Previously on FOR WANT OF A CHILD…
The old man’s laughter rattled the windows of the house, even though he was sitting in the backyard.
“My son, what have I tell you? I mean what do I told you? Dat ya wife is onye na amughi nwa – she cannot carry shuldren! But luff – luff haff bland you. Common sense come commot for ya sense!”
Frank leaned back in the cane chair and sighed. He began to wish his mother was home. “Look papa, just because Igo couldn’t – just because we couldn’t make babies doesn’t mean you should insult my wife.”
Pa Omure cackled loudly and slapped his only son on the shoulder. “You no go ki’ mi!” He suddenly pushed his face up against his son’s. “You get wife?”
Frank reared back and almost fell off the chair. “Pa…okay, I don’t have. Not since I did what you asked. Are you happy now?”
The older man touched his chest. “Me? I dey always hapi – always! Your sister jus’ commot with her husband and shuldrens for hia! Your small sister!”
Frank hung his head. No matter how detached he tried to act, his father’s words stung. “It’s not like we – it’s not as if I didn’t want children, papa. Maybe it just wasn’t meant to be for…”
“And dat is why I yam happi you haff use your common sense to commot from dia!” Pa Omure’s voice was reduced to a whisper. “When woman is dey her husband house, she cannot produce pikin, what is the value inside such a –”
“Papa, did you call me here to listen to you insult my wife?”
“You no get wife. You nefa get. Na why I call you hia be dat. You go fit meet Idowu, my neighbor pikin…”
“Franklin! Franklin o, my son!”
Mama Omure’s entry into the backyard was very much like the arrival of a gale. Light-skinned, buxom and tall – she was an easy six feet two – her presence was hard enough to ignore, and then she was lively and energetic, in spite of her sixty-something years.
“How are you, my darling? No, don’t answer that. You look horrible.” She bent over and pulled his cheeks as he struggled to rise. “You’ve lost weight! Of course you have, when you sent away the only person in this world who cares about you apart from me…”
“Mama, I have missed you so much,” Frank interrupted the lamenting woman, squeezing her against himself and hiding his face in her shoulder so she wouldn’t see the tears. “How is everything? Papa was just telling me that Evelyn came over.”
Mama Omure eased herself away from her son and went over to her husband. “Good evening, Pa Franklin. How’s your body?” Not waiting for an answer, she handed the old man the black nylon bag she was carrying. “I bought you some cashew nuts. You can chew on that while I make dinner.”
And then, pulling her son by the hand, she led the way into the dark interior of the house.
“Are you okay, Franklin? I know I ask all the time but – are you really okay?”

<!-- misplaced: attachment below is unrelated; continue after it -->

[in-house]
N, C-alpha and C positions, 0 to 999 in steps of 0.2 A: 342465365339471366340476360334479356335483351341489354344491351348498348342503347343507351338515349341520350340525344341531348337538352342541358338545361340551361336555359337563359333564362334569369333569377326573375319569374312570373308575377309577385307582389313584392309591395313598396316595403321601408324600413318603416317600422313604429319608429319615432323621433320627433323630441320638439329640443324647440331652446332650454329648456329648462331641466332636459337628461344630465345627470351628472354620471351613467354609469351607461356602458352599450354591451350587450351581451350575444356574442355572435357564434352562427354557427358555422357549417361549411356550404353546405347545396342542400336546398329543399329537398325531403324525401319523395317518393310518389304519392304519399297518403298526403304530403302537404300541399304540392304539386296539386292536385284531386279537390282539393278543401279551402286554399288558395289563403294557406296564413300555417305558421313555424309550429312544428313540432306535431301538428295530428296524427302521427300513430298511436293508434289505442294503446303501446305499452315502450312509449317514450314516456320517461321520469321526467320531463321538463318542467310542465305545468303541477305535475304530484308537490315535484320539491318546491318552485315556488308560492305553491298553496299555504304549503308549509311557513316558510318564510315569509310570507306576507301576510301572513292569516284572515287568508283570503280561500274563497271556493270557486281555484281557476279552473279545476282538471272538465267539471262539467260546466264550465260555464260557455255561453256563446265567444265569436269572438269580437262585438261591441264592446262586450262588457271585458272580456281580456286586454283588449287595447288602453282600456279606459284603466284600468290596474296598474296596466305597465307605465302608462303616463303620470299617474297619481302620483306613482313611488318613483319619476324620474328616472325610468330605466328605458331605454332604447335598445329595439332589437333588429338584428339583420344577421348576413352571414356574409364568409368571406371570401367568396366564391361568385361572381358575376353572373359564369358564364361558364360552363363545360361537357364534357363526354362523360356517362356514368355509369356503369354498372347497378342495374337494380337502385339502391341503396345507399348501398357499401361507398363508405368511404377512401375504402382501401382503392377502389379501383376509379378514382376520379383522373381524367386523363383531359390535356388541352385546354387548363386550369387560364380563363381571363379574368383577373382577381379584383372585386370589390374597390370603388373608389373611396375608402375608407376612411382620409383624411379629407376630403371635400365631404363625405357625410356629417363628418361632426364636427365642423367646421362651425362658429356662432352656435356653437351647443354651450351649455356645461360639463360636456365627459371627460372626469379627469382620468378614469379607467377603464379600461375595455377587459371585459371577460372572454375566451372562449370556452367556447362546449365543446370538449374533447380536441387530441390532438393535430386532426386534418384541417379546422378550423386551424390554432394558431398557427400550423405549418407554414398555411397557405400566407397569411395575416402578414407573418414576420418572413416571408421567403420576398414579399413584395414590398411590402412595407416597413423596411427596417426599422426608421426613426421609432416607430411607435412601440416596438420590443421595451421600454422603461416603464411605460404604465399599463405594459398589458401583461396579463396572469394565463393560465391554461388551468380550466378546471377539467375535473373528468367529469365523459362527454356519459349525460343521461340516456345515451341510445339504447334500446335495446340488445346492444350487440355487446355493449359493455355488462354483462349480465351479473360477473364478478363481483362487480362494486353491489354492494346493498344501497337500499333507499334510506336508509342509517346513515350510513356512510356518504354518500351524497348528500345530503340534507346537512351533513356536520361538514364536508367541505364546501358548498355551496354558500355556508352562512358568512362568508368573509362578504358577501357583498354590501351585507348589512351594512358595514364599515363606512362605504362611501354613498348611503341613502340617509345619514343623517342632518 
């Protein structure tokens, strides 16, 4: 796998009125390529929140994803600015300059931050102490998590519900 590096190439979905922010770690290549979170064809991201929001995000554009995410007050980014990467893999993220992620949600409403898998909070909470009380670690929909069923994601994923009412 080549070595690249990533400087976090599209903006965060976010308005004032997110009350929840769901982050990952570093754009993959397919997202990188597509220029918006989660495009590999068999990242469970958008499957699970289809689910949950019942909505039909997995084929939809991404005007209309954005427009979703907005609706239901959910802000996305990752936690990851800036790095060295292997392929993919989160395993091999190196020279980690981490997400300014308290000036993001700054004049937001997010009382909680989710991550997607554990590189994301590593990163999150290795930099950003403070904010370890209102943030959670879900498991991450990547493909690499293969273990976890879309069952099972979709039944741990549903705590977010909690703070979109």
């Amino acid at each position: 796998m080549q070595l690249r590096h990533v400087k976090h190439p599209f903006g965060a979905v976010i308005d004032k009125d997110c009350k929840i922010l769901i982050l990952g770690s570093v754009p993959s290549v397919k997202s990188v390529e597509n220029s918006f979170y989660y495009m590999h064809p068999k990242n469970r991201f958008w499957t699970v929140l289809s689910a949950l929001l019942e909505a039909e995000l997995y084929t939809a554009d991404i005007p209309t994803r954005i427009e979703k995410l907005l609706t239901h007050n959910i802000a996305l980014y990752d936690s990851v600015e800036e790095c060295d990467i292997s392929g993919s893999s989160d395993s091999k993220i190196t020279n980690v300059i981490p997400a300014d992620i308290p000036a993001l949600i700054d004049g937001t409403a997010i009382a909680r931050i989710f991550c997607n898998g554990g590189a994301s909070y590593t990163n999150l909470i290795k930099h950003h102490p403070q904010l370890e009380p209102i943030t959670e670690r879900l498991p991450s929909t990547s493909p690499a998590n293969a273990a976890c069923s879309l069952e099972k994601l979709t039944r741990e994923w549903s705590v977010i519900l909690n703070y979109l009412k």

Frank leaned against the kitchen sink and closed his eyes, sighing softly. “What do you expect me to say, mama? How can I be okay?”
He felt rather than saw his mother leave the vegetables she was washing, felt her come stand beside him, worry heavy in her voice. “But darling, you decided to ask Igo for a divorce…though come to think of it, she didn’t exactly protest…”
“Yes mama, I asked for the divorce. When I saw myself almost cheating on my wife of twelve years because somehow, my desire for a child had overcome my desire for her, what was I supposed to do?” He opened his eyes and turned to look his mother right in the face. “I know I asked for the divorce, but that doesn’t make it easy.”
“And we are also not making it any easier for you.” She squeezed his shoulders in a gentle hug. “I apologize for your father and I. What you need is our support, not our criticism.” She left him and walked back to the gas cooker. “How is work?”
“Work…” His voice faded away. “Work? How can I work, nne? I cannot concentrate, I cannot do anything. I keep thinking about…” He went quiet for a bit, and then continued, “Work is fine.”
His mother chuckled. “Ah, Franklin, I think what you need for now is to rest. Rest, and allow yourself time to heal. Everybody seems to be in such a hurry these days.” She hit the spoon on the edge of the pot before turning to regard Frank patiently. “Understand your father. You’re his only son, the only hope he has of his name going on. It doesn’t mean much to me, but you can understand what that would mean to a traditional Ndigbo man.”
Franklin smiled wryly. “An Ndigbo chief, you mean.”
His mother laughed – and then Frank interrupted. “But Nne, what is this I hear about you getting me a wife?”
She sighed. “There’s this neighbor of ours your father is suddenly best friends with – and he has a daughter who is still unmarried…”
“Did this idea start after my divorce or before I even started–” A phone started to ring, and Frank looked at his mother. “That’s me,” he said, pulling at the phone. “Let me just see who – “
The caller ID said one word: Igo.
“It would be good if you came early, Frannie – I mean Frank,” his ex-wife breathed into the phone. “The lawyers say it’s just a few small details about the account and businesses…”
“I already said I didn’t want anything from that –“
“I don’t want it either, but we signed papers. We signed papers, which means you cannot just pass them to whoever vocally. There has to be another set of signings or…”